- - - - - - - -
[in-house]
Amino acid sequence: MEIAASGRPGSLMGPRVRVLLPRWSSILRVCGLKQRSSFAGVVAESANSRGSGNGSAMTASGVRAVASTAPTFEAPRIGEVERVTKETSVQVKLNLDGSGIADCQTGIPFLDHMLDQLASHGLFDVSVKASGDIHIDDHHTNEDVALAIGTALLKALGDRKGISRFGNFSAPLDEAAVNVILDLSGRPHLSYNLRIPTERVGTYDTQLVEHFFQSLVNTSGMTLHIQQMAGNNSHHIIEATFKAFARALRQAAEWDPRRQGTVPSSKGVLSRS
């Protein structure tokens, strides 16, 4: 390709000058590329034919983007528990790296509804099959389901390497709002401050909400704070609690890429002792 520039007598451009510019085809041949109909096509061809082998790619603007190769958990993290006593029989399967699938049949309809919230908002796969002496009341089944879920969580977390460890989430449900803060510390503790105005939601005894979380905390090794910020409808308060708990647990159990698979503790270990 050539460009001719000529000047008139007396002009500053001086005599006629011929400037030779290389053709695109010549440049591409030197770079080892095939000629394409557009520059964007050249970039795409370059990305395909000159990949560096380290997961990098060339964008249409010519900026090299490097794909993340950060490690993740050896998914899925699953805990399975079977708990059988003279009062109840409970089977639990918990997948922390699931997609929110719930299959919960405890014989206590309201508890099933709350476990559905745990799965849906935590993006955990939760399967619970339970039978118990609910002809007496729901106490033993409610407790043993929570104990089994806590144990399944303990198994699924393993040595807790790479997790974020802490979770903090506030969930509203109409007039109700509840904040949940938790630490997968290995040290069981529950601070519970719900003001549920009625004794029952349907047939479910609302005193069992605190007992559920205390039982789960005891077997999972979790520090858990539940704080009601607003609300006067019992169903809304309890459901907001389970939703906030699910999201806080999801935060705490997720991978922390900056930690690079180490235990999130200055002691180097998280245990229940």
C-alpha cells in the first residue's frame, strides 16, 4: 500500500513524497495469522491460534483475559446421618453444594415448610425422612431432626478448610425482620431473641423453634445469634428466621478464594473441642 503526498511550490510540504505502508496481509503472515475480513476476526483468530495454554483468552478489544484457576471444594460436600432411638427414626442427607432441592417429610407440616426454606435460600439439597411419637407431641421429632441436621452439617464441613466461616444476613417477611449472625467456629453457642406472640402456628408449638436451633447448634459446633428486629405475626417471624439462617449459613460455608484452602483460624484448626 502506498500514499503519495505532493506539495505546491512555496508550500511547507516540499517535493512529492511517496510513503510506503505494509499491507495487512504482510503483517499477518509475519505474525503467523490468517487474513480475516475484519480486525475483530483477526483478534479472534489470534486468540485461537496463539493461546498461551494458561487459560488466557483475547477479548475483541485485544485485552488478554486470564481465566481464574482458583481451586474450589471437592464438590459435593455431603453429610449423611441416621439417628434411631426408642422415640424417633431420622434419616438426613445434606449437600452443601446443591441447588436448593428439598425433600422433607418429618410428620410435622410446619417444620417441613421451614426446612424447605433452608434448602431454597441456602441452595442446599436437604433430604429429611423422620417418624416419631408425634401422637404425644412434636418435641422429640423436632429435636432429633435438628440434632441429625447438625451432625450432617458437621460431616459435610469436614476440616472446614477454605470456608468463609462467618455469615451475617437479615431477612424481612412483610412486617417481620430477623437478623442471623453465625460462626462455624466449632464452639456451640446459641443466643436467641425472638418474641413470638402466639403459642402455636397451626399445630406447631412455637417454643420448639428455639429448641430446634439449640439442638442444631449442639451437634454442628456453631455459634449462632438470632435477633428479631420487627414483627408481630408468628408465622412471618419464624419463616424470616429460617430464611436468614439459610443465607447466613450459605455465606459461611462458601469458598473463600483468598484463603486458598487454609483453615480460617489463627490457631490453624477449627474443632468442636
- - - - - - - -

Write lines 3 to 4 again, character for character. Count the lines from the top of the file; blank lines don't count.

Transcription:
């Protein structure tokens, strides 16, 4: 390709000058590329034919983007528990790296509804099959389901390497709002401050909400704070609690890429002792 520039007598451009510019085809041949109909096509061809082998790619603007190769958990993290006593029989399967699938049949309809919230908002796969002496009341089944879920969580977390460890989430449900803060510390503790105005939601005894979380905390090794910020409808308060708990647990159990698979503790270990 050539460009001719000529000047008139007396002009500053001086005599006629011929400037030779290389053709695109010549440049591409030197770079080892095939000629394409557009520059964007050249970039795409370059990305395909000159990949560096380290997961990098060339964008249409010519900026090299490097794909993340950060490690993740050896998914899925699953805990399975079977708990059988003279009062109840409970089977639990918990997948922390699931997609929110719930299959919960405890014989206590309201508890099933709350476990559905745990799965849906935590993006955990939760399967619970339970039978118990609910002809007496729901106490033993409610407790043993929570104990089994806590144990399944303990198994699924393993040595807790790479997790974020802490979770903090506030969930509203109409007039109700509840904040949940938790630490997968290995040290069981529950601070519970719900003001549920009625004794029952349907047939479910609302005193069992605190007992559920205390039982789960005891077997999972979790520090858990539940704080009601607003609300006067019992169903809304309890459901907001389970939703906030699910999201806080999801935060705490997720991978922390900056930690690079180490235990999130200055002691180097998280245990229940």
C-alpha cells in the first residue's frame, strides 16, 4: 500500500513524497495469522491460534483475559446421618453444594415448610425422612431432626478448610425482620431473641423453634445469634428466621478464594473441642 503526498511550490510540504505502508496481509503472515475480513476476526483468530495454554483468552478489544484457576471444594460436600432411638427414626442427607432441592417429610407440616426454606435460600439439597411419637407431641421429632441436621452439617464441613466461616444476613417477611449472625467456629453457642406472640402456628408449638436451633447448634459446633428486629405475626417471624439462617449459613460455608484452602483460624484448626 502506498500514499503519495505532493506539495505546491512555496508550500511547507516540499517535493512529492511517496510513503510506503505494509499491507495487512504482510503483517499477518509475519505474525503467523490468517487474513480475516475484519480486525475483530483477526483478534479472534489470534486468540485461537496463539493461546498461551494458561487459560488466557483475547477479548475483541485485544485485552488478554486470564481465566481464574482458583481451586474450589471437592464438590459435593455431603453429610449423611441416621439417628434411631426408642422415640424417633431420622434419616438426613445434606449437600452443601446443591441447588436448593428439598425433600422433607418429618410428620410435622410446619417444620417441613421451614426446612424447605433452608434448602431454597441456602441452595442446599436437604433430604429429611423422620417418624416419631408425634401422637404425644412434636418435641422429640423436632429435636432429633435438628440434632441429625447438625451432625450432617458437621460431616459435610469436614476440616472446614477454605470456608468463609462467618455469615451475617437479615431477612424481612412483610412486617417481620430477623437478623442471623453465625460462626462455624466449632464452639456451640446459641443466643436467641425472638418474641413470638402466639403459642402455636397451626399445630406447631412455637417454643420448639428455639429448641430446634439449640439442638442444631449442639451437634454442628456453631455459634449462632438470632435477633428479631420487627414483627408481630408468628408465622412471618419464624419463616424470616429460617430464611436468614439459610443465607447466613450459605455465606459461611462458601469458598473463600483468598484463603486458598487454609483453615480460617489463627490457631490453624477449627474443632468442636